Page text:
Trust is essential to successful business relations, particularly to the efficient operation of law firms. Trust fosters productive working relationships, favorable reputations, and a lucrative clientele. This paper contributes to research on law firm development through a consideration of social dynamics within law firms beyond traditional emphases on trading relationships and community solidarity. We introduce a social capital perspective on the evolution of trust and its consequences for commitment to the law firm. We argue that trust, specifically in the form of perceived distributive justice, is created and nurtured through social integration among law firm members. Yet, for women, who continue to be denied full access to these social networks and professional rewards, trust is undermined. Exclusion and emerging distrust prompt women to contemplate leaving their respective firms. This paper examines the bases of differential levels of trust and their impact on lawyers' intentions to leave practice.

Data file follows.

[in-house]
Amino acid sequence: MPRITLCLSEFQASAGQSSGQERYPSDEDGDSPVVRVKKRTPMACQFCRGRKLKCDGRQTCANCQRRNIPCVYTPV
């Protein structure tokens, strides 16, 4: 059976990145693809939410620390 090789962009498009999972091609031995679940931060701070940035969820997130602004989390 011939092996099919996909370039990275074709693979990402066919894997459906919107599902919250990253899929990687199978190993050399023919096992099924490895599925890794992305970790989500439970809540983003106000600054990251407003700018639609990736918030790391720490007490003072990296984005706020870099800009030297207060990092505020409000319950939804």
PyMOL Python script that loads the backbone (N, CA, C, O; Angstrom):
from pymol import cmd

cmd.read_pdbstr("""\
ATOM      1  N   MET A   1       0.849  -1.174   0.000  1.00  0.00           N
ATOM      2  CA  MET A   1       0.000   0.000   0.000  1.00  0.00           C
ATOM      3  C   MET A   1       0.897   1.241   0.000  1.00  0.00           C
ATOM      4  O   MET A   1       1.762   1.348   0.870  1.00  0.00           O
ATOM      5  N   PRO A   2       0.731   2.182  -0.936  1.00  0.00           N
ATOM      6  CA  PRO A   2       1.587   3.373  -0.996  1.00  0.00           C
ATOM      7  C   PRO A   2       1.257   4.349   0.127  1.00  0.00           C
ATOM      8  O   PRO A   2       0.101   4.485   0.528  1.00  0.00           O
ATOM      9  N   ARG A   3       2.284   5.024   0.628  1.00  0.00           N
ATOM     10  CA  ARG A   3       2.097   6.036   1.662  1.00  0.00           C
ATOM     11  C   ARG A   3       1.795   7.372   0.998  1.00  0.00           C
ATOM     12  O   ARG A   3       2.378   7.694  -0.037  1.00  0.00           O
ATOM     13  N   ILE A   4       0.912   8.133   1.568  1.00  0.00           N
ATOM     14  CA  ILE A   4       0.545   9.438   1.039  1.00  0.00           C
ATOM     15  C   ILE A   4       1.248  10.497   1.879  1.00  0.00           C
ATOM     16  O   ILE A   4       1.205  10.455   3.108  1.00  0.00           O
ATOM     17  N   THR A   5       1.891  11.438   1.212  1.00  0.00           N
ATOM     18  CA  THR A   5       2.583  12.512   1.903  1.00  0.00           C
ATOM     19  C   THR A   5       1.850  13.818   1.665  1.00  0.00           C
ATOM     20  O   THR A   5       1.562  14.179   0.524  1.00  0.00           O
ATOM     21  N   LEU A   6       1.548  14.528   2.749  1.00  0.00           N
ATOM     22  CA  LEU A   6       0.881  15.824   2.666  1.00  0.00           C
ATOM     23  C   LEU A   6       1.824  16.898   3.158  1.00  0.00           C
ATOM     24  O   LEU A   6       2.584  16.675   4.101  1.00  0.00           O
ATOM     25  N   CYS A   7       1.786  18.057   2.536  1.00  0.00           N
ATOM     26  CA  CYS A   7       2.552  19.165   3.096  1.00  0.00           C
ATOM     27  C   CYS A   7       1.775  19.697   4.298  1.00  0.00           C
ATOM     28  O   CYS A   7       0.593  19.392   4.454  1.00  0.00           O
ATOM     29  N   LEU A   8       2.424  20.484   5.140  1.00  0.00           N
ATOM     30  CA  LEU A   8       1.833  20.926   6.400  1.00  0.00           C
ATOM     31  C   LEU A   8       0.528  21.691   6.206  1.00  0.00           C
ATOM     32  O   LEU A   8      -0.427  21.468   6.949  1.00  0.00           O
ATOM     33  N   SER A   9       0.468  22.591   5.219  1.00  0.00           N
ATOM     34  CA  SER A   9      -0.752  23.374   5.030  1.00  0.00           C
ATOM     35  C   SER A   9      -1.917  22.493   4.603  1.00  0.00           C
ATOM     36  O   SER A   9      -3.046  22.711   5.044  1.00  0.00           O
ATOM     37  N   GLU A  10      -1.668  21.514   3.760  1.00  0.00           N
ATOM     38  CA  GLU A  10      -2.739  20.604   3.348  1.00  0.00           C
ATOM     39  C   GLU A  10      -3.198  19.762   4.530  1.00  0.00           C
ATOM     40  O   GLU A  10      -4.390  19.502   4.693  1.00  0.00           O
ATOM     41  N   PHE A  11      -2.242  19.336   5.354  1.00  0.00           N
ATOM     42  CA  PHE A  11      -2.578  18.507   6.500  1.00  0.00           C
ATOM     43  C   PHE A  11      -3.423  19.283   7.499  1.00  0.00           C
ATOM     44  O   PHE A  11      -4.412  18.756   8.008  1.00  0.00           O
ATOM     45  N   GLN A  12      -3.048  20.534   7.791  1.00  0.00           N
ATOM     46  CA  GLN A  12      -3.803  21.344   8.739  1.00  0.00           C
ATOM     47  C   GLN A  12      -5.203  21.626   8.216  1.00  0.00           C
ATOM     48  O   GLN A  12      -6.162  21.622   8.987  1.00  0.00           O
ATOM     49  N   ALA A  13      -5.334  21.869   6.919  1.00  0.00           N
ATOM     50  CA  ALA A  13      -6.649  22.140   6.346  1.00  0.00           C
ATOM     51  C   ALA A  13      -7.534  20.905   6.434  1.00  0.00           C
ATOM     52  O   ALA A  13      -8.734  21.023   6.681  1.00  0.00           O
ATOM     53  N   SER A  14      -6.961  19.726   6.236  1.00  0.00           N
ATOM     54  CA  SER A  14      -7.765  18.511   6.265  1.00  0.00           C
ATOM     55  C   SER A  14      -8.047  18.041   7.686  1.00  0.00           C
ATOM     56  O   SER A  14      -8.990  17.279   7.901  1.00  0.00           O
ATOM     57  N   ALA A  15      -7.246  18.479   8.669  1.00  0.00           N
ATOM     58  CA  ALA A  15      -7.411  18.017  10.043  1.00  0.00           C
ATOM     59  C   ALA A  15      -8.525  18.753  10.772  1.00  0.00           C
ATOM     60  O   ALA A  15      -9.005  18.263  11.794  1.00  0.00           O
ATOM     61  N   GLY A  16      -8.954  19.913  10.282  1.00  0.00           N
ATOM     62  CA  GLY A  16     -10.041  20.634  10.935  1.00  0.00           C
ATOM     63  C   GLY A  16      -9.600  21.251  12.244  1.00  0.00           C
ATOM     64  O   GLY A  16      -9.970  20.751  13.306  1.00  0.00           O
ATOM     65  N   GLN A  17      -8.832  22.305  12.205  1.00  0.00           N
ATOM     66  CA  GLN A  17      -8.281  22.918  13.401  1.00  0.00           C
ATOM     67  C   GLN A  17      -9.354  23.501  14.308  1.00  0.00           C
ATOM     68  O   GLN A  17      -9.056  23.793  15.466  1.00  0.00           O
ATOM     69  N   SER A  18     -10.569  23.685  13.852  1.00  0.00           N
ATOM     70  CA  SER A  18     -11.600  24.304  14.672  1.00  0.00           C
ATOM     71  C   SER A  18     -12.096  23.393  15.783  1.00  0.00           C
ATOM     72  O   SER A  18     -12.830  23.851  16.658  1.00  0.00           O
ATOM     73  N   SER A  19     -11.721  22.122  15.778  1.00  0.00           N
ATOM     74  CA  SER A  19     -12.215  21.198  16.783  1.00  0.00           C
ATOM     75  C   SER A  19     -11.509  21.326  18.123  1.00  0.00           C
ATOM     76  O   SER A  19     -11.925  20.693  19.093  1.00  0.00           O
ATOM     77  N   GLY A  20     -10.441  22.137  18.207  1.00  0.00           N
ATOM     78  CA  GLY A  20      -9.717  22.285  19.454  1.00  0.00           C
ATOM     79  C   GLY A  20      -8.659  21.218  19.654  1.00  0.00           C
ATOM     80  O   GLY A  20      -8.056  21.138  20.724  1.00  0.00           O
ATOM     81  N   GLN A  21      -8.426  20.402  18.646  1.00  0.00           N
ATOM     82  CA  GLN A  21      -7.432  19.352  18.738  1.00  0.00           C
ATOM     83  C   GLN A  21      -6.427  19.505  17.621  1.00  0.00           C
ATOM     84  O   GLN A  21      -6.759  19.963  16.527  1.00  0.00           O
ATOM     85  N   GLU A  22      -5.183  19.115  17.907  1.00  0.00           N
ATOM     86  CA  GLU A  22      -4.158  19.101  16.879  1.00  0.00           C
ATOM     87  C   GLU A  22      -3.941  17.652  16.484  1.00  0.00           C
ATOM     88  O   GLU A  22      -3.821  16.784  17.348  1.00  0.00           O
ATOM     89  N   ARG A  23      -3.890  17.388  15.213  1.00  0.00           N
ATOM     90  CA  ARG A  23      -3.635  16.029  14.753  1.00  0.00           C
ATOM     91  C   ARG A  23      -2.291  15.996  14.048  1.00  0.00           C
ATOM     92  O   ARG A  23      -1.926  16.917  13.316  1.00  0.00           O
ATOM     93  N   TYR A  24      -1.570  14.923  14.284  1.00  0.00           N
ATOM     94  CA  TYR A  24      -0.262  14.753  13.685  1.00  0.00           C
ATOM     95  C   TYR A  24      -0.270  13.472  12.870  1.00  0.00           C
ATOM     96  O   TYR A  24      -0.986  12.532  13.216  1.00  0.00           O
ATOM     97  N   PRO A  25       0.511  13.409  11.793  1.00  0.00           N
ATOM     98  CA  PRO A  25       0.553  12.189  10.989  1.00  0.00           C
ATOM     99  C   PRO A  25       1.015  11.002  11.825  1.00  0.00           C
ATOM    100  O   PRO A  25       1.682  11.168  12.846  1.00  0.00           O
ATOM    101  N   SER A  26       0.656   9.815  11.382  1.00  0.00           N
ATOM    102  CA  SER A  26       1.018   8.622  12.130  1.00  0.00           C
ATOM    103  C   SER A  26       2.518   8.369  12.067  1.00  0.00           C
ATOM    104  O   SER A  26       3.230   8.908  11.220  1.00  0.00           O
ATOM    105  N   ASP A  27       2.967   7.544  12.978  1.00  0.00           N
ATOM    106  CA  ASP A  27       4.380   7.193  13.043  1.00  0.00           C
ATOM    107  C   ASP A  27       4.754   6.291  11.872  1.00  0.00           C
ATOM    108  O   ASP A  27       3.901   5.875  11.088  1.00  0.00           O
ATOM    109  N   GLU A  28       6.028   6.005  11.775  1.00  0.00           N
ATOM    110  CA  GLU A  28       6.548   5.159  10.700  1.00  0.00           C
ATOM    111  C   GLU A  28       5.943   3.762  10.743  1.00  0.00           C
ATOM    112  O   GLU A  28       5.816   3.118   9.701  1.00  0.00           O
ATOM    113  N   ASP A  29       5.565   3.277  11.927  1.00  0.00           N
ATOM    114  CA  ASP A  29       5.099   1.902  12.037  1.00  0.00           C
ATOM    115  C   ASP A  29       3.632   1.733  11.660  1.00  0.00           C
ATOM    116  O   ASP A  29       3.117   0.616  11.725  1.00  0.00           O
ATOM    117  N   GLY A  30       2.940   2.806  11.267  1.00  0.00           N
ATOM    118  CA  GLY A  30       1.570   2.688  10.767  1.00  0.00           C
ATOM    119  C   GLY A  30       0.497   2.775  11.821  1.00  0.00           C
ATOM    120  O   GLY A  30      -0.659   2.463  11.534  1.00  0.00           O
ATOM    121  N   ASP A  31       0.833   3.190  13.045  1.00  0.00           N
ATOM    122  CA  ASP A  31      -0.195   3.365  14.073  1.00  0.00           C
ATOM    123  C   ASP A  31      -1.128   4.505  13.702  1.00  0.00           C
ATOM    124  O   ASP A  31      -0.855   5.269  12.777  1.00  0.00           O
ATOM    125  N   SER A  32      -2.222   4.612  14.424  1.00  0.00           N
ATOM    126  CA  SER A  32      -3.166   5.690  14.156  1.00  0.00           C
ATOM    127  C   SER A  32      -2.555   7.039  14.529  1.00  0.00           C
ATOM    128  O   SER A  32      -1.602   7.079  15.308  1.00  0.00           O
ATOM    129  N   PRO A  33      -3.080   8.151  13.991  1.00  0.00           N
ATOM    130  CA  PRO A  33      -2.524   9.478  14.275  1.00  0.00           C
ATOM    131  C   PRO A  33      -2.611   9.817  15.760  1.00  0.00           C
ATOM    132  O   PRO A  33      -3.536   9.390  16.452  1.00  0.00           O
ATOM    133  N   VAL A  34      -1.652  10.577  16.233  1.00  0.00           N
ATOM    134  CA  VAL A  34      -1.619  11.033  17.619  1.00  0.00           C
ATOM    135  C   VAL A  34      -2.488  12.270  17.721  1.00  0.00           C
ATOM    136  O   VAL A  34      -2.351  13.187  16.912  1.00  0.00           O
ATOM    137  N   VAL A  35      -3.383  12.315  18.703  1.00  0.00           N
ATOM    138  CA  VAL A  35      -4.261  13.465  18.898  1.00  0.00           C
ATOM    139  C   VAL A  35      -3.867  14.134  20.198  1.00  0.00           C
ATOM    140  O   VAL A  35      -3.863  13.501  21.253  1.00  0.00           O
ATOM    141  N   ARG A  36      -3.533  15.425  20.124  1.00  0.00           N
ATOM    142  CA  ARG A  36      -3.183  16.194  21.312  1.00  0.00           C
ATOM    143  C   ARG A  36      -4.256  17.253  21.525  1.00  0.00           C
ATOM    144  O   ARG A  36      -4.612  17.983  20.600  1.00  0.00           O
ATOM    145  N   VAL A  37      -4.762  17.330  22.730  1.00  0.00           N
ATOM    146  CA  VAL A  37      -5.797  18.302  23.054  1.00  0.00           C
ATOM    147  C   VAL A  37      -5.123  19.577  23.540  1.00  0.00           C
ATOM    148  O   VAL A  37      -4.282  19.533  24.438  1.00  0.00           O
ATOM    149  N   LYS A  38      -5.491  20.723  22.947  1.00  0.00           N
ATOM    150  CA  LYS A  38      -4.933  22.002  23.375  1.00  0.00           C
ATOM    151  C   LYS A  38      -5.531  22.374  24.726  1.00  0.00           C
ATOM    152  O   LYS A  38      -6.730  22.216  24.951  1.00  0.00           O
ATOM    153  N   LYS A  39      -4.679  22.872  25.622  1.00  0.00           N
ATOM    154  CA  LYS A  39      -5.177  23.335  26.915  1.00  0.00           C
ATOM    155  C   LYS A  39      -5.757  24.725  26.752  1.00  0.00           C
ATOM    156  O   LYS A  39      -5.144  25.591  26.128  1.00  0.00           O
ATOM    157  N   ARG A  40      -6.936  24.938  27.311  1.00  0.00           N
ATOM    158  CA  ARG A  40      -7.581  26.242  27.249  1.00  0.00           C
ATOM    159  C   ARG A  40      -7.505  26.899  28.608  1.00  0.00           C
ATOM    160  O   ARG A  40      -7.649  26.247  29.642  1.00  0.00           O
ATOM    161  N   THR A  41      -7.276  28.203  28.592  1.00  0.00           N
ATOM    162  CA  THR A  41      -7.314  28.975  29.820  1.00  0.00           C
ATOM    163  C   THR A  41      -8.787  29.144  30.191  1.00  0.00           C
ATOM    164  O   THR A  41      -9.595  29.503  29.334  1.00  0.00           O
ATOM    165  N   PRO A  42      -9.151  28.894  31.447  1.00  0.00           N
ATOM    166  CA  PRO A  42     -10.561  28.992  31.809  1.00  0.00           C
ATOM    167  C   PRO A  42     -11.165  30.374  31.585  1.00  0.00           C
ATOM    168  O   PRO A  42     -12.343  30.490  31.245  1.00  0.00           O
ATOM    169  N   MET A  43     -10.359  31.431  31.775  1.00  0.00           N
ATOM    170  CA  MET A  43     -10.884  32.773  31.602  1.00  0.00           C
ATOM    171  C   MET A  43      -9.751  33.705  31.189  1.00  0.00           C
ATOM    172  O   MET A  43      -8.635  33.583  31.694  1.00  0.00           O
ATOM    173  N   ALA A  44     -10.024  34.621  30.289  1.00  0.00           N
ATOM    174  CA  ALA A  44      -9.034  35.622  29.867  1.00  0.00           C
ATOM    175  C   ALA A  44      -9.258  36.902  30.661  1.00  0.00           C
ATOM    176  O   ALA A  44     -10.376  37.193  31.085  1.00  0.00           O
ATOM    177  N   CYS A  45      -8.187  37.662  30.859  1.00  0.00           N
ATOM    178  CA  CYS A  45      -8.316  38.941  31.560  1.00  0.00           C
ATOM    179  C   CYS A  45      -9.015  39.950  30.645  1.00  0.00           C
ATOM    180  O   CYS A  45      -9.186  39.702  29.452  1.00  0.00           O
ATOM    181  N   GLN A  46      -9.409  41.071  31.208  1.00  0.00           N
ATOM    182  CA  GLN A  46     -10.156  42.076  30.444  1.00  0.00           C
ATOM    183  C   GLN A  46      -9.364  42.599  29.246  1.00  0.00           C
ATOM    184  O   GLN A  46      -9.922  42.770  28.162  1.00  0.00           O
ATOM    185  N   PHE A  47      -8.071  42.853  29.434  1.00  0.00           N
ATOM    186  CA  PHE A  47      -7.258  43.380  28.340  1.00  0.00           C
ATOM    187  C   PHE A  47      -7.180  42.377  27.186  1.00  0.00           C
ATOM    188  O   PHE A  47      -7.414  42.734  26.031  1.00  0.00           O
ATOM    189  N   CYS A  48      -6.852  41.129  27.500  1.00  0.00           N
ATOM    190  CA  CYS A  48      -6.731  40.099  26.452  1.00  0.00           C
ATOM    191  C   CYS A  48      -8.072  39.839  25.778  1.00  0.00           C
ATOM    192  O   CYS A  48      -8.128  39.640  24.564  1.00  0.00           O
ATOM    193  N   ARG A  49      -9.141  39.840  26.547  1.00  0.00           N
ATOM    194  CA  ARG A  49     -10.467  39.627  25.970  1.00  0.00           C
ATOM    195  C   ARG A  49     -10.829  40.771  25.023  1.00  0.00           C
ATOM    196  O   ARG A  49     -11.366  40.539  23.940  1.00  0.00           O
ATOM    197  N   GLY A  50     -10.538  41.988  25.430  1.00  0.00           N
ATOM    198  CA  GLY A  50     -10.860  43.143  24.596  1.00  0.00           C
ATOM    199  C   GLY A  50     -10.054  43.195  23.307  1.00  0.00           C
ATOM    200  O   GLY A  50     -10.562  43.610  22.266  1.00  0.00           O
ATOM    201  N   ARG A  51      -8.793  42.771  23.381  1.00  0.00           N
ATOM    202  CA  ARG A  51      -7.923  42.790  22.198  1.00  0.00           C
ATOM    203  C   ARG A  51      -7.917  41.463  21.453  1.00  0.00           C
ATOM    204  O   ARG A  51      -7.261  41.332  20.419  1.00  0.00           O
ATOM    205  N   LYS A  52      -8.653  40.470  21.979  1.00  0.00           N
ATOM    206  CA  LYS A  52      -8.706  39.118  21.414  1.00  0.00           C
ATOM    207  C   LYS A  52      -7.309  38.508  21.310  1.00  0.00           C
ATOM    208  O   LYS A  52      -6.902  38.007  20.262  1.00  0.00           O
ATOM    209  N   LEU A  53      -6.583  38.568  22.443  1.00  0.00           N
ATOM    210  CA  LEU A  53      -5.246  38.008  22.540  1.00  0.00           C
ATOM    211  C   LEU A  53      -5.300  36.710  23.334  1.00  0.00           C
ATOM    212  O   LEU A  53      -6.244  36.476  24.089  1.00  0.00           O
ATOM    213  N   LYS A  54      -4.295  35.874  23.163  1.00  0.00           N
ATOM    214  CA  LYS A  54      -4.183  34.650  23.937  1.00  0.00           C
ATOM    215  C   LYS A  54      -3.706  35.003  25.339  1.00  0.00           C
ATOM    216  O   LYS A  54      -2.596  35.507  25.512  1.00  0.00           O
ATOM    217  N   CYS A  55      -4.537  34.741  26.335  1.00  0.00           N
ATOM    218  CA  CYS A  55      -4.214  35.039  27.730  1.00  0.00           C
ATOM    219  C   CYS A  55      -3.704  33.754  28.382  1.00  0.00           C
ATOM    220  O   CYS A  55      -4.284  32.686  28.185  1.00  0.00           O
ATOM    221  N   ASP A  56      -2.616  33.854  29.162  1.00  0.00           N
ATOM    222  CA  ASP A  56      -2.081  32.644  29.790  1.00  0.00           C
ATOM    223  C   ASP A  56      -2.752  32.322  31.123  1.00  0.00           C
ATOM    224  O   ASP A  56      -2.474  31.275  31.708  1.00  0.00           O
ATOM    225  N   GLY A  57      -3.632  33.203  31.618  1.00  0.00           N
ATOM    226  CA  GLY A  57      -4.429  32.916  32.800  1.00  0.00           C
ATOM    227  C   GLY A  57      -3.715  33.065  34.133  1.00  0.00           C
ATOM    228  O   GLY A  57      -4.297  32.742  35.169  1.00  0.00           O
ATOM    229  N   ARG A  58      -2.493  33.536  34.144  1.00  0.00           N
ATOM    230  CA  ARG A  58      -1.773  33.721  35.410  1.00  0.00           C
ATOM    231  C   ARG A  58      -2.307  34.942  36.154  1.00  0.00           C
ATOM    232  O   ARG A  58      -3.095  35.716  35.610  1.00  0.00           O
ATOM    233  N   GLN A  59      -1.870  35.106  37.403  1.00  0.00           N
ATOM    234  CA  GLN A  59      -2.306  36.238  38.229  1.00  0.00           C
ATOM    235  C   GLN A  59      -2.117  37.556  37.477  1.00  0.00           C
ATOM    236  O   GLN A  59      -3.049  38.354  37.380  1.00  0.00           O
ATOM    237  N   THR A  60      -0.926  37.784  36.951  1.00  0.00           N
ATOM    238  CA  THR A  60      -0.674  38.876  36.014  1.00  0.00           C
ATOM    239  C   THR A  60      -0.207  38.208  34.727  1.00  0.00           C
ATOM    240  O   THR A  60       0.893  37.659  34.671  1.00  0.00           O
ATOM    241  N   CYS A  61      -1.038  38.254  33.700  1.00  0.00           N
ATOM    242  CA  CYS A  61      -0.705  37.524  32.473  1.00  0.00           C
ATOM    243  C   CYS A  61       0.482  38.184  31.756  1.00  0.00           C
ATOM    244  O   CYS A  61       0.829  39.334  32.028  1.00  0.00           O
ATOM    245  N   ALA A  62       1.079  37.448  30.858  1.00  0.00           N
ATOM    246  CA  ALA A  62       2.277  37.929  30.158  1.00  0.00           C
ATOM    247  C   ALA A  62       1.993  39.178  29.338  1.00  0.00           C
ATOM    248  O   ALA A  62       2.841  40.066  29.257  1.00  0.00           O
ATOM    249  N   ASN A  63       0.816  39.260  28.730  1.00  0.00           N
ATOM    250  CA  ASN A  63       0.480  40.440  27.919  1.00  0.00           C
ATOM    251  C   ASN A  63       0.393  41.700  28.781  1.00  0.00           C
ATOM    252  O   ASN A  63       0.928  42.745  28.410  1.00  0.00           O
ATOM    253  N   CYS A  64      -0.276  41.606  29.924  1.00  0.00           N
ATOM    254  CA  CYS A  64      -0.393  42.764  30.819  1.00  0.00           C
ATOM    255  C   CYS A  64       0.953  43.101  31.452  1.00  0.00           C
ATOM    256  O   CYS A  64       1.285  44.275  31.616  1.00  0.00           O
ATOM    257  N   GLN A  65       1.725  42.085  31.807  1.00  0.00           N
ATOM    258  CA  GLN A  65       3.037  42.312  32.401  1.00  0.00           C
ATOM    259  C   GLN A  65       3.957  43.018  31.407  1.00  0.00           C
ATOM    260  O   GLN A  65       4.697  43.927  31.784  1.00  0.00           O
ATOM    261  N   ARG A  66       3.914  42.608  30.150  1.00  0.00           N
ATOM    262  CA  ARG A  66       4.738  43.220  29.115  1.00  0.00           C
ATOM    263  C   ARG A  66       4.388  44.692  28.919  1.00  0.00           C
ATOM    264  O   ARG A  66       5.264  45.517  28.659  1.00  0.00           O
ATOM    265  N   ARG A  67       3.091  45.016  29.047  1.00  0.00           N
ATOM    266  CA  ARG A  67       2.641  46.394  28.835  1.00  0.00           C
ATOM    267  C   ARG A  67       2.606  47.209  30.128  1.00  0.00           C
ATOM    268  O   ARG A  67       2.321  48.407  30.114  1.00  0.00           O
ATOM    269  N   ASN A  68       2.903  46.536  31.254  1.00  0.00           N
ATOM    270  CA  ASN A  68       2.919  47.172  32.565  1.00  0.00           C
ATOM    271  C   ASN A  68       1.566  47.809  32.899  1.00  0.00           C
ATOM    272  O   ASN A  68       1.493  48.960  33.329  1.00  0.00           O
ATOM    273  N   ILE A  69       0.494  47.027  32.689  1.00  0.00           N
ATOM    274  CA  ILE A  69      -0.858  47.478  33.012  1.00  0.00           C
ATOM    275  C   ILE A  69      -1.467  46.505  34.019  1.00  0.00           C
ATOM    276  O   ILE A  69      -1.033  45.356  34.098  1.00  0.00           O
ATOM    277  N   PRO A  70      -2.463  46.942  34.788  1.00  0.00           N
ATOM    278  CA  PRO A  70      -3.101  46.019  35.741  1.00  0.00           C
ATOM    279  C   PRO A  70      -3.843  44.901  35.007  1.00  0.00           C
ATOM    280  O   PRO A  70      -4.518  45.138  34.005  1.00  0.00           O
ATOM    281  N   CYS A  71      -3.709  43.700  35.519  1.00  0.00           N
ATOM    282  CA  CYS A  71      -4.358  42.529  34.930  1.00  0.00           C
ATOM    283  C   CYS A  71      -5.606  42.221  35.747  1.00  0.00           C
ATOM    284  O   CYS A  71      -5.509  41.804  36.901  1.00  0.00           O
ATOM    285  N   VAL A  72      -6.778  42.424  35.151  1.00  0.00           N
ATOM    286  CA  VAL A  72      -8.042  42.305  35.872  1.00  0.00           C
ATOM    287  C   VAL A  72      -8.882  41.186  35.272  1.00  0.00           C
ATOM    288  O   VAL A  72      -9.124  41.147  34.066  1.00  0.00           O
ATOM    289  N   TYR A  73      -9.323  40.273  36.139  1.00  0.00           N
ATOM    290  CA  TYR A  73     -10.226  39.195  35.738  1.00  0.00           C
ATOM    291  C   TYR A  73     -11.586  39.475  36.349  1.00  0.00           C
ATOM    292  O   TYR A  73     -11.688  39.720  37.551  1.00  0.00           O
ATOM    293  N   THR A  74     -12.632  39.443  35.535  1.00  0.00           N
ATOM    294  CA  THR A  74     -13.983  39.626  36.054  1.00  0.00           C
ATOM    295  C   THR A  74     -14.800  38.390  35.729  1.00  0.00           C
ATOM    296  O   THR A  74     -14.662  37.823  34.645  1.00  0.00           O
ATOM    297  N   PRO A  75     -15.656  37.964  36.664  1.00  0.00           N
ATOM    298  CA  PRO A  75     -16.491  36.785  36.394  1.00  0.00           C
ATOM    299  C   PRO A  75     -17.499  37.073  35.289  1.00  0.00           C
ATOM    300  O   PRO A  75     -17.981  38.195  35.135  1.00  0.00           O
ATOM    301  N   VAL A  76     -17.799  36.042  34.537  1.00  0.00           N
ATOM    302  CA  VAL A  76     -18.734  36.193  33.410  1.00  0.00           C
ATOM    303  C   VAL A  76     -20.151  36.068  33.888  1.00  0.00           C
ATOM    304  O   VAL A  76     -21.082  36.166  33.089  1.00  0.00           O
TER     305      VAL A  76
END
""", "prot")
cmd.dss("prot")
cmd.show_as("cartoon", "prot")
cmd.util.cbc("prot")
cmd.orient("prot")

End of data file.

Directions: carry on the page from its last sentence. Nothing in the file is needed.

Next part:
ASJC Scopus subject areas
- Social Sciences(all)